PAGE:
In space, no one can hear you scream. That's the adage that was popularized by the movie Aliens. It references the fact that there are no oxygen particles in space to clack against each other and create sounds, but it also references something even more terrifying than the lack of sound.
The adage refers to the fact that even if you did scream, no one is there to help you. If you have an issue in space, there aren't any resources to save you. No rescue crew or paramedics can come to your rescue. You are out there alone to deal with whatever comes your way all on your own.
That harsh reality isn't just part of science fiction. It's the real truth of what our astronauts have to face when they launch themselves deep into space. This is exactly what happened to one astronaut who suffered a blood clot while in space. Luckily people on Earth were somehow able to save him.
A blood clot, also known as deep vein thrombosis, can be dangerous and even deadly if untreated. In this story ripped out of the pages of sci-fi, an unnamed astronaut on the International Space Station suffered from a deep vein thrombosis in his jugular vein, one of the most important veins in the body. A recent case study detailed his miraculous recovery, though the astronauts identity and time of the situations has remained secret for privacy sake.
The astronaut's deep vein thrombosis was found two months into their six-month stay aboard the International Space Station, meaning they had no plans to return yet. Believe it or not, NASA had never dealt with a situation where an astronaut dealt with a blood clot while in space, so they had no precedent for how to treat a blood clot in zero gravity.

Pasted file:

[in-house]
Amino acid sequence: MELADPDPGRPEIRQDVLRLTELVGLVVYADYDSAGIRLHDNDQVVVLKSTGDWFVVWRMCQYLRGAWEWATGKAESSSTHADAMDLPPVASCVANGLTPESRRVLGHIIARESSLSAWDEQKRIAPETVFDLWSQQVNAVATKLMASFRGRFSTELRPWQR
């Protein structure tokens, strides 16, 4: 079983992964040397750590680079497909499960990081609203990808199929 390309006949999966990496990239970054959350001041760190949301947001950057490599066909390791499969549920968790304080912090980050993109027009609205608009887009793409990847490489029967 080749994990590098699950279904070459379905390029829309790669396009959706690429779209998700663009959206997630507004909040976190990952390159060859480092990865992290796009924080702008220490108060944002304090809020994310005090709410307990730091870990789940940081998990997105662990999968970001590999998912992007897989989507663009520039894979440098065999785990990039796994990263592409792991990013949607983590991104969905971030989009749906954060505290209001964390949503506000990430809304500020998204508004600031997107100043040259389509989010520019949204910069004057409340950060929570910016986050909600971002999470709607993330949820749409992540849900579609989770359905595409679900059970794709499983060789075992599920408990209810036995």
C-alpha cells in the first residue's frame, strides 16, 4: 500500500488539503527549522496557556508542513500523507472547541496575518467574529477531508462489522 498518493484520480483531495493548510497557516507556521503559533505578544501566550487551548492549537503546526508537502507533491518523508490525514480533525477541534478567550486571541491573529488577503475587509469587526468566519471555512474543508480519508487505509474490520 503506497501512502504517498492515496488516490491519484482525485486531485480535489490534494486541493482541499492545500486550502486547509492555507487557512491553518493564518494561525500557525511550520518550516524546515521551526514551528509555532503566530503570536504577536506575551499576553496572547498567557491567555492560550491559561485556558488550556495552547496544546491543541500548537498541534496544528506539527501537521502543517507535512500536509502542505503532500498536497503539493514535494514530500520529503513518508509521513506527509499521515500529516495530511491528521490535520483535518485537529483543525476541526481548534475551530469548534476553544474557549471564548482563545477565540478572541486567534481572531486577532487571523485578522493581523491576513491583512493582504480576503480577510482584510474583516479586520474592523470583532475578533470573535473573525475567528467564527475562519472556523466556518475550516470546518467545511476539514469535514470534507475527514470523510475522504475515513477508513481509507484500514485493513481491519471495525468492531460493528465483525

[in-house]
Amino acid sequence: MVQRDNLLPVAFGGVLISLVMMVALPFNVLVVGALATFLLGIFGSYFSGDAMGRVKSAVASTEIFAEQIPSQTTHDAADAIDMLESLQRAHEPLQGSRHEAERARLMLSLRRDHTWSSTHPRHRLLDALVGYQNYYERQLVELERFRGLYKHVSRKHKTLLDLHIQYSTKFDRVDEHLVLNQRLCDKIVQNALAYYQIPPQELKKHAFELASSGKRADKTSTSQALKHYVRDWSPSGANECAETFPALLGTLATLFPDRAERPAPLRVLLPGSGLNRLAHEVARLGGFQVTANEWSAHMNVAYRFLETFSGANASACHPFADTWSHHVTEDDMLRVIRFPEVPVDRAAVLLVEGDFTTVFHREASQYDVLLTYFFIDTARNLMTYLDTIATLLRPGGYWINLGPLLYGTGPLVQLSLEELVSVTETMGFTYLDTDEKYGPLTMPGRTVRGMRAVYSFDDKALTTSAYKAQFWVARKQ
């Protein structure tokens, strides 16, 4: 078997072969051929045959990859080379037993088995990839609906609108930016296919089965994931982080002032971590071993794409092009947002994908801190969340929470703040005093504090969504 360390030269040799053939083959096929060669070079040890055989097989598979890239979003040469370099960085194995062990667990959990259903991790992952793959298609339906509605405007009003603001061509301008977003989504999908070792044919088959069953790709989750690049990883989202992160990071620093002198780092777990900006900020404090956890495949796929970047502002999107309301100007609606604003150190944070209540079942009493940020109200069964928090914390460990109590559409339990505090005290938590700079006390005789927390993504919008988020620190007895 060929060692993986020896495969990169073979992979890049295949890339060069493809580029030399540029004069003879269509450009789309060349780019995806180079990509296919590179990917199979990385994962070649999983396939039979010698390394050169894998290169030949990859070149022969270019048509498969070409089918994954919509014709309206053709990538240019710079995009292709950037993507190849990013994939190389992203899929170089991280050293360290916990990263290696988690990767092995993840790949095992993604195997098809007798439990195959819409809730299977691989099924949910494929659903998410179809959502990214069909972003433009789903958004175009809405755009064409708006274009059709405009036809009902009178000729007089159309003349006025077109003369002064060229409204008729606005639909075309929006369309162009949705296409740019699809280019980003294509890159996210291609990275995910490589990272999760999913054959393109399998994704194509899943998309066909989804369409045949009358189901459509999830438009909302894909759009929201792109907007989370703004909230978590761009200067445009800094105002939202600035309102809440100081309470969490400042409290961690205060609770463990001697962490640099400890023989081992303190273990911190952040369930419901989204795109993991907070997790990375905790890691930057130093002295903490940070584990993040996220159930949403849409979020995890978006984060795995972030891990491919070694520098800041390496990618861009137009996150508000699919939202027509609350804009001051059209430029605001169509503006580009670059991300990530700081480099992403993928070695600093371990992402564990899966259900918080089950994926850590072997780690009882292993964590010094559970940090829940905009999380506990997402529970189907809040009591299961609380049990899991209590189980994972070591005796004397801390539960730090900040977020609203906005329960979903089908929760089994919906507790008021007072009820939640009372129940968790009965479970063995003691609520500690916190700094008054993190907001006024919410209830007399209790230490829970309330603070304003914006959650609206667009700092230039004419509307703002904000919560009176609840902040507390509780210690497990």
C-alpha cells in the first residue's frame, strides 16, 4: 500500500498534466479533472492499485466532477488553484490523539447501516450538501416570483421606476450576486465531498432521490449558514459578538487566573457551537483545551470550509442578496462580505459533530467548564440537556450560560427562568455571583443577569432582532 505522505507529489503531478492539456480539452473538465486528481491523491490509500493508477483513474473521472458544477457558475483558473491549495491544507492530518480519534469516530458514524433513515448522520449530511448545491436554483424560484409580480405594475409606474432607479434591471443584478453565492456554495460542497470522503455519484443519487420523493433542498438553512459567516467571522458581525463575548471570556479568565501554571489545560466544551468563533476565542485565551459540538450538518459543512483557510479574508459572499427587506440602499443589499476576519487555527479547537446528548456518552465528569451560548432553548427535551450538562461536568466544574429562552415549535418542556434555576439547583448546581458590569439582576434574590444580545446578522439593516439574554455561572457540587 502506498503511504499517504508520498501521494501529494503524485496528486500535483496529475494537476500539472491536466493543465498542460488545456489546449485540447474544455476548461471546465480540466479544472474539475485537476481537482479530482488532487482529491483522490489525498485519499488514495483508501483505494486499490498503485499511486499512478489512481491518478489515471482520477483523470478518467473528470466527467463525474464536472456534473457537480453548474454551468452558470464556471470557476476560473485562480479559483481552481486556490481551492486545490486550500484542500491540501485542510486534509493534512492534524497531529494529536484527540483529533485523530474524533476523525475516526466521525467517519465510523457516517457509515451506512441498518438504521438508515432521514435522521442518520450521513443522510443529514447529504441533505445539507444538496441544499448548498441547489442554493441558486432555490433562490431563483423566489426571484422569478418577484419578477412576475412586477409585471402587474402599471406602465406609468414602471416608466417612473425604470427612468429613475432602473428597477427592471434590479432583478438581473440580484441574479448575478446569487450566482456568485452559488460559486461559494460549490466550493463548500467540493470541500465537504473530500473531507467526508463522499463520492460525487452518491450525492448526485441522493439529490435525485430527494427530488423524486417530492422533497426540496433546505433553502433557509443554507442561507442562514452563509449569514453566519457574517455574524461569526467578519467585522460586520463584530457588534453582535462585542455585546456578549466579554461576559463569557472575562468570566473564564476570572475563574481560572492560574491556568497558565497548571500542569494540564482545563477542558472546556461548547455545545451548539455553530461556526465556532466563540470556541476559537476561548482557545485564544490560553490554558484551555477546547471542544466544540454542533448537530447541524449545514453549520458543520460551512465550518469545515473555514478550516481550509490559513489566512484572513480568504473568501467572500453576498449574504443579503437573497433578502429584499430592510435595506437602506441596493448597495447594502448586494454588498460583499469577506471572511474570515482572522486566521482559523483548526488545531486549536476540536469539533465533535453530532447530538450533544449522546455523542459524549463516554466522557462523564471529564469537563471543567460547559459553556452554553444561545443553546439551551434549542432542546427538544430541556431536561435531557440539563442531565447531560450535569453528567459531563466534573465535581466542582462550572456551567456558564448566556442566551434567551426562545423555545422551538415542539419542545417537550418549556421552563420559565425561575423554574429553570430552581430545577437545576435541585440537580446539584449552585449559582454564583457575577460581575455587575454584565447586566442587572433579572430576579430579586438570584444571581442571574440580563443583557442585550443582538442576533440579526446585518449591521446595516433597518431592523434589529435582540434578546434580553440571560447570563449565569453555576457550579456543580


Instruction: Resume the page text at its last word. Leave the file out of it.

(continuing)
NASA brought on Stephan Moll M.D., a blood clot expert at the University of North Carolina School of Medicine at Chapel Hill. Moll was the only non-NASA doctor to be brought in to help with the situation. "Moll and a team of NASA doctors decided blood thinners would be the best course of treatment for the astronaut. They were limited in their pharmaceutical options." Due to the nature of what was aboard the Space Station, they didn't have many options.
Enoxaparin was the blood thinner available to them, however, there was only a very small amount aboard the ship, so it would need to be used carefully so that the astronauts would not run out of it before NASA could send up a new supply of drugs. The astronaut was treated with Enoxaparin for 40 days until new supplies were delivered on the 43rd day including a pill called Apixaban.
It took 90 days of treatment which consisted of the astronaut performing their own ultrasounds with the guidance of the team on Earth. After six months, the astronaut returned to Earth completely healthy.
The blood clot was only found because the astronauts were conducting ultrasounds on their necks to research how zero gravity affects the distribution of body fluids. Moll wants further research to see if blood clots are more common in space. Moll stated, ""How do you minimize risk for DVT? Should there be more medications for it kept on the ISS? All of these questions need answering, especially with the plan that astronauts will embark on longer missions to the Moon and Mars." This raises a lot of questions about how much medicine and supplies should be brought on intense missions like those to Mars.